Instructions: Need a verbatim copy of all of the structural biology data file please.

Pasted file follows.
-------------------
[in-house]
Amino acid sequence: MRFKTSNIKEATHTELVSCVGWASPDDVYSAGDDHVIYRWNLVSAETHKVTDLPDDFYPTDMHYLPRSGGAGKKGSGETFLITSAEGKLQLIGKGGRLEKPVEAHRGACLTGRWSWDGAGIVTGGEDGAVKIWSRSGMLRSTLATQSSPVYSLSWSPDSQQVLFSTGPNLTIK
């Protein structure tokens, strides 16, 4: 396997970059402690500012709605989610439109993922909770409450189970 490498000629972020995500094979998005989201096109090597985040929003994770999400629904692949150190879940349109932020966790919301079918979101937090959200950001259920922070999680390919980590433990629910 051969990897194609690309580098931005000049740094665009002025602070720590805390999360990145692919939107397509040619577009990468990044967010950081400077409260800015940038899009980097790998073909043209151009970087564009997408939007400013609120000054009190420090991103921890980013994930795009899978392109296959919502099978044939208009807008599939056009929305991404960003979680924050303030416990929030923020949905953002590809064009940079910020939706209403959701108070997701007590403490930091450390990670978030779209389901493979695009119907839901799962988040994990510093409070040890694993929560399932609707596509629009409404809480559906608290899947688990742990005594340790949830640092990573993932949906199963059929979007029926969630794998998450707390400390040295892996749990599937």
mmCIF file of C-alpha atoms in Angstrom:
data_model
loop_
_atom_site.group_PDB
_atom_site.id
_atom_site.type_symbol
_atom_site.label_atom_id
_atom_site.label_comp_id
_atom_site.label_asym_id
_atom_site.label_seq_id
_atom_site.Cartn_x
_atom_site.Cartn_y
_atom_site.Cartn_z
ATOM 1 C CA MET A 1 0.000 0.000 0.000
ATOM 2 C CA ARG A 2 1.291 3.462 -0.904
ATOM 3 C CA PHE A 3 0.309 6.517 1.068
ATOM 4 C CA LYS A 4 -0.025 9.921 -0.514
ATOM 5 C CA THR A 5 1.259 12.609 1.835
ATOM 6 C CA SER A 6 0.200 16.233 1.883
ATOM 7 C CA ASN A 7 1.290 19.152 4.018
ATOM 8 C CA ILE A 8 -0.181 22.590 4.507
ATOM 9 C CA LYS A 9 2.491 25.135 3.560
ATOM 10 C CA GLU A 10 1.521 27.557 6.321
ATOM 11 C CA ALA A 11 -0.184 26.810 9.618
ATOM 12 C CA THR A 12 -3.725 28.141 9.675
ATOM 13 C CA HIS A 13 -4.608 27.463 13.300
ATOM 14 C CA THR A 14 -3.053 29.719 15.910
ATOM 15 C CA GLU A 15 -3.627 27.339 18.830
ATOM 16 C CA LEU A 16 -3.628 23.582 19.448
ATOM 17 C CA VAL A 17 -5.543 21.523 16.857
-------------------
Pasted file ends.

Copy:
[in-house]
Amino acid sequence: MRFKTSNIKEATHTELVSCVGWASPDDVYSAGDDHVIYRWNLVSAETHKVTDLPDDFYPTDMHYLPRSGGAGKKGSGETFLITSAEGKLQLIGKGGRLEKPVEAHRGACLTGRWSWDGAGIVTGGEDGAVKIWSRSGMLRSTLATQSSPVYSLSWSPDSQQVLFSTGPNLTIK
């Protein structure tokens, strides 16, 4: 396997970059402690500012709605989610439109993922909770409450189970 490498000629972020995500094979998005989201096109090597985040929003994770999400629904692949150190879940349109932020966790919301079918979101937090959200950001259920922070999680390919980590433990629910 051969990897194609690309580098931005000049740094665009002025602070720590805390999360990145692919939107397509040619577009990468990044967010950081400077409260800015940038899009980097790998073909043209151009970087564009997408939007400013609120000054009190420090991103921890980013994930795009899978392109296959919502099978044939208009807008599939056009929305991404960003979680924050303030416990929030923020949905953002590809064009940079910020939706209403959701108070997701007590403490930091450390990670978030779209389901493979695009119907839901799962988040994990510093409070040890694993929560399932609707596509629009409404809480559906608290899947688990742990005594340790949830640092990573993932949906199963059929979007029926969630794998998450707390400390040295892996749990599937």
mmCIF file of C-alpha atoms in Angstrom:
data_model
loop_
_atom_site.group_PDB
_atom_site.id
_atom_site.type_symbol
_atom_site.label_atom_id
_atom_site.label_comp_id
_atom_site.label_asym_id
_atom_site.label_seq_id
_atom_site.Cartn_x
_atom_site.Cartn_y
_atom_site.Cartn_z
ATOM 1 C CA MET A 1 0.000 0.000 0.000
ATOM 2 C CA ARG A 2 1.291 3.462 -0.904
ATOM 3 C CA PHE A 3 0.309 6.517 1.068
ATOM 4 C CA LYS A 4 -0.025 9.921 -0.514
ATOM 5 C CA THR A 5 1.259 12.609 1.835
ATOM 6 C CA SER A 6 0.200 16.233 1.883
ATOM 7 C CA ASN A 7 1.290 19.152 4.018
ATOM 8 C CA ILE A 8 -0.181 22.590 4.507
ATOM 9 C CA LYS A 9 2.491 25.135 3.560
ATOM 10 C CA GLU A 10 1.521 27.557 6.321
ATOM 11 C CA ALA A 11 -0.184 26.810 9.618
ATOM 12 C CA THR A 12 -3.725 28.141 9.675
ATOM 13 C CA HIS A 13 -4.608 27.463 13.300
ATOM 14 C CA THR A 14 -3.053 29.719 15.910
ATOM 15 C CA GLU A 15 -3.627 27.339 18.830
ATOM 16 C CA LEU A 16 -3.628 23.582 19.448
ATOM 17 C CA VAL A 17 -5.543 21.523 16.857